In fact, you can spread your germs to other people more quickly by hand than you could by sneezing directly on them. (For more on this topic, see our post: Germs Spread Faster Than Gossip in The Office)
Hands off. Did you know that people touch their faces an average of fifteen times an hour? Keep your hands away from your mouth, nose and eyes, three prime germ entry spots.
Get your sleep. Sleep helps your body rejuvenate itself. When you’re run-down, your resistance drops, making you more susceptible to getting sick.
If you are feeling sick, determine if it is really the flu, or something else Because they are both respiratory illnesses and have similar symptoms, it can sometimes be difficult to know whether you have a cold or the flu. Typically, the flu is more intense than the common cold, and symptoms like fever, body aches, fatigue and cough are more common and more severe. Colds are usually milder, and are accompanied by a runny or stuffy nose. Our partners at Georgia Pacific have put together a list of the symptoms of each to help you tell them apart.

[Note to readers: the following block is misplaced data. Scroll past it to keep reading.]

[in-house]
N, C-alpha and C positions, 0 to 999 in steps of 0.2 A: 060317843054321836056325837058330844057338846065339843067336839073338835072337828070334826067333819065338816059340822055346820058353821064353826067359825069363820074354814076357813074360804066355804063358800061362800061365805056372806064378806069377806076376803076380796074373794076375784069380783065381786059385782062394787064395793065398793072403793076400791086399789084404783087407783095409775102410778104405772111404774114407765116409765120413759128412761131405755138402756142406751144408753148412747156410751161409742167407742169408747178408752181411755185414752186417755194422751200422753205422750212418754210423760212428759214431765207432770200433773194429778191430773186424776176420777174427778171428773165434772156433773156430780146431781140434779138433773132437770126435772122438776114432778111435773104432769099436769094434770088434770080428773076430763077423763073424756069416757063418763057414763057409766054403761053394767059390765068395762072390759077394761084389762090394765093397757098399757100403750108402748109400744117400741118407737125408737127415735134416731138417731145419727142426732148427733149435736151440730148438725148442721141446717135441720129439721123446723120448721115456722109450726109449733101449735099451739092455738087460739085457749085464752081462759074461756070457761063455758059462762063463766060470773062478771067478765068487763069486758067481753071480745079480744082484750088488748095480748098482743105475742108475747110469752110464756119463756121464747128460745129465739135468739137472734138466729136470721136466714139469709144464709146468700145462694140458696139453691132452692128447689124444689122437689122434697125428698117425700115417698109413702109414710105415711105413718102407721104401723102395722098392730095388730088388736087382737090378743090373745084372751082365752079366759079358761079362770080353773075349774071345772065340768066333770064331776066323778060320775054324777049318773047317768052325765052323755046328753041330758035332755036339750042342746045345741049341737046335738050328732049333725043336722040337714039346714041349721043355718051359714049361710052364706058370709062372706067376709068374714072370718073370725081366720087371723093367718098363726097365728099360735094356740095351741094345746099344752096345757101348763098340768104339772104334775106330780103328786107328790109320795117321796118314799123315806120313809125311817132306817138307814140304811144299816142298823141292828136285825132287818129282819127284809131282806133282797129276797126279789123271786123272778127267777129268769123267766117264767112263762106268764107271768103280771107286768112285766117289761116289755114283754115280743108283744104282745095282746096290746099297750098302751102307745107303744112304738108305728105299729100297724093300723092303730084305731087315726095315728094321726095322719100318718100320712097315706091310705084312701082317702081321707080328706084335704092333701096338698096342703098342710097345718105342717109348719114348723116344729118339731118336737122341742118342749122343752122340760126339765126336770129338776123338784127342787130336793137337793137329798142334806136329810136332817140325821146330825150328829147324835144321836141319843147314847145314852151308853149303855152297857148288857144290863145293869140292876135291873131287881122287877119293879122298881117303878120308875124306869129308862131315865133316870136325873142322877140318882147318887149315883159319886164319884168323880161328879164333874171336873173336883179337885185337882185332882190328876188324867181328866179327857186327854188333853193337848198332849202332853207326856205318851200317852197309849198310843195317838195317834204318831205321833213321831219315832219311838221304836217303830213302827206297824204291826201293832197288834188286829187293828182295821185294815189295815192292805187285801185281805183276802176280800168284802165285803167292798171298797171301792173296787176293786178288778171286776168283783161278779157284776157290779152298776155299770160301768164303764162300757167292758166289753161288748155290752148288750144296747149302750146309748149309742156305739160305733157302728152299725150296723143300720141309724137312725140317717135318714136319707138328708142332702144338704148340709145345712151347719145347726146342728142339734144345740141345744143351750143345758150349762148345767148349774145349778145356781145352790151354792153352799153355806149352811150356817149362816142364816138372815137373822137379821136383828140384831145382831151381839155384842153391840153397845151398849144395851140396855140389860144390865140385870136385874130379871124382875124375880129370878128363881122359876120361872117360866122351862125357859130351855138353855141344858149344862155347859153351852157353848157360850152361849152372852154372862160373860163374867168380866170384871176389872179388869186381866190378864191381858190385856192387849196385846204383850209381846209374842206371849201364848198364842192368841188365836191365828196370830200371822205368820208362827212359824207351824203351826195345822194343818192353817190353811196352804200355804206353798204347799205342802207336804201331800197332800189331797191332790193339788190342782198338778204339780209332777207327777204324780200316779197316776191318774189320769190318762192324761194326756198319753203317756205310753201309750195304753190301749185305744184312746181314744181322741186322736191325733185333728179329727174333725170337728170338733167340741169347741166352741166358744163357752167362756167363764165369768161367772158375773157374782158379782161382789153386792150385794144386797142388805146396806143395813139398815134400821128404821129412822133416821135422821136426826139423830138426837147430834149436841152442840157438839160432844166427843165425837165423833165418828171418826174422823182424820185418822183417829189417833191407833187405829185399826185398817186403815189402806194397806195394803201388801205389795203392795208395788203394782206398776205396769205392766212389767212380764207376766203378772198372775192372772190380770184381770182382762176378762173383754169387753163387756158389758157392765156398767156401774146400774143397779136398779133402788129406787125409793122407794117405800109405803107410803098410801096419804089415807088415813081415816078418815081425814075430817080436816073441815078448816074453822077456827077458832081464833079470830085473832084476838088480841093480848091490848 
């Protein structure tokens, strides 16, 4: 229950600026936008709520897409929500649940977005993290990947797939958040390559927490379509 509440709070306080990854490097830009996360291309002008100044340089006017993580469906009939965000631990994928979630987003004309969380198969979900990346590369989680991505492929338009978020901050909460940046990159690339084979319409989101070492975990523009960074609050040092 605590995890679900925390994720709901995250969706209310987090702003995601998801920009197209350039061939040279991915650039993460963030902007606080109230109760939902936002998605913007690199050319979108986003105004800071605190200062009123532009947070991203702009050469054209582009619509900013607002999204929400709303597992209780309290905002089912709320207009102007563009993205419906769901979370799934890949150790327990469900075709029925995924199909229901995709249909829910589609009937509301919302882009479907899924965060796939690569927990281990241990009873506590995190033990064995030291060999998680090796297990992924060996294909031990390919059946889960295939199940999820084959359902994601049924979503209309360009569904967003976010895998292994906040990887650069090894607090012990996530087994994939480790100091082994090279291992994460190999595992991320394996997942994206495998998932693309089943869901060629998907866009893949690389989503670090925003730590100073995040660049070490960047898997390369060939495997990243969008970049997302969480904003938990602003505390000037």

- Mild fatigue and weakness
- Runny, stuffy nose
- Sore throat
- Mild to moderate chest discomfort
- Complications include congestion or ear-ache
- Sudden onset of fever (100.4°F) and lasts 3–4 days
- Headaches (can be severe)
- Aches and pains (can be severe)
- Fatigue and weakness (can last 2–3 weeks after the illness
- Debilitating fatigue, early onset (can be severe)
- Nausea, vomiting, diarrhea and watering of the eyes in children under 5 years of age
- Sore throat
- Chest discomfort (can be severe)
- Complications include respiratory failure; can be life threatening
When in doubt, call your doctor.
Let’s be careful out there
Here’s hoping that all the surfaces you touch around your office – most importantly your face – are (and remain) virus-free. If they aren’t, we can help.